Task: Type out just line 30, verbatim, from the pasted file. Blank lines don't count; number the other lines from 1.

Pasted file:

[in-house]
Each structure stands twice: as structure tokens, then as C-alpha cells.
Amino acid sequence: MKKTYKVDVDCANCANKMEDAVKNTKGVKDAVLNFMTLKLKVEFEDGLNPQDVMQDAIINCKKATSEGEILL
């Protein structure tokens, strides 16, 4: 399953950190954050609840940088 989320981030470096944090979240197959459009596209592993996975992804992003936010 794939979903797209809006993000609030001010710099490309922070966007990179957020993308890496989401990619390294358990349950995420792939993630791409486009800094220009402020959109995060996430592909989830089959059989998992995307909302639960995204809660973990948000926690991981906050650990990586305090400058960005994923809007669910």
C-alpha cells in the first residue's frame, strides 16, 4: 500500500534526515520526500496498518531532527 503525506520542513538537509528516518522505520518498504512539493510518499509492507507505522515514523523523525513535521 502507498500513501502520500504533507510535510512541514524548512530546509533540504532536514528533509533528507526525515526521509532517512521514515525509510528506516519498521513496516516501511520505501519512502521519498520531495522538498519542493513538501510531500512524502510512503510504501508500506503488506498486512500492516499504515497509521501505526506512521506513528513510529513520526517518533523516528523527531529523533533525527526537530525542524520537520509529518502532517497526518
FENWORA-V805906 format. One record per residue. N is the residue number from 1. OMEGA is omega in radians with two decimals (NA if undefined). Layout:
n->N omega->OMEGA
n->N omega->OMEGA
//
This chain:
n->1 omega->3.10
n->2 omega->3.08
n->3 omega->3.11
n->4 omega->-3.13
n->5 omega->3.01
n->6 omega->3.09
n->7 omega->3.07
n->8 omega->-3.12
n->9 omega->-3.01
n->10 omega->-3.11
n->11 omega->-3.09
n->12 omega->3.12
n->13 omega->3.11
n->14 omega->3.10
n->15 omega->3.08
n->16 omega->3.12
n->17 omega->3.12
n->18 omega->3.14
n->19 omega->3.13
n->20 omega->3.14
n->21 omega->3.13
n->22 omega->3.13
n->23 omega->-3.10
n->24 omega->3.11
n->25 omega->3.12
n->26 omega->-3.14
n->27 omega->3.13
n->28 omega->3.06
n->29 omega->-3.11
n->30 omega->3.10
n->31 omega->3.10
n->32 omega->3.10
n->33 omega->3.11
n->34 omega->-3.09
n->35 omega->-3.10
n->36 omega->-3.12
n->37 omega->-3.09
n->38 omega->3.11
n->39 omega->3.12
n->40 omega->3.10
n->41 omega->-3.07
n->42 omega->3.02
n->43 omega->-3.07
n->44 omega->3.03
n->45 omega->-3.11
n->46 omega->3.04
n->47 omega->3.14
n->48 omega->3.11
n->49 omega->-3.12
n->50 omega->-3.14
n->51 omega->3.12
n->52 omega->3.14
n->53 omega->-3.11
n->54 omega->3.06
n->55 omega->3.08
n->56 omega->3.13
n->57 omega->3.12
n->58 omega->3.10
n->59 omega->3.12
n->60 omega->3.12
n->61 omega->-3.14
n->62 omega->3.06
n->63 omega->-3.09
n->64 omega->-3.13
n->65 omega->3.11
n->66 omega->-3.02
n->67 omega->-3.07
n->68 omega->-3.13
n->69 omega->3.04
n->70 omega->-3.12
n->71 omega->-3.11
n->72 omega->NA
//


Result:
n->20 omega->3.14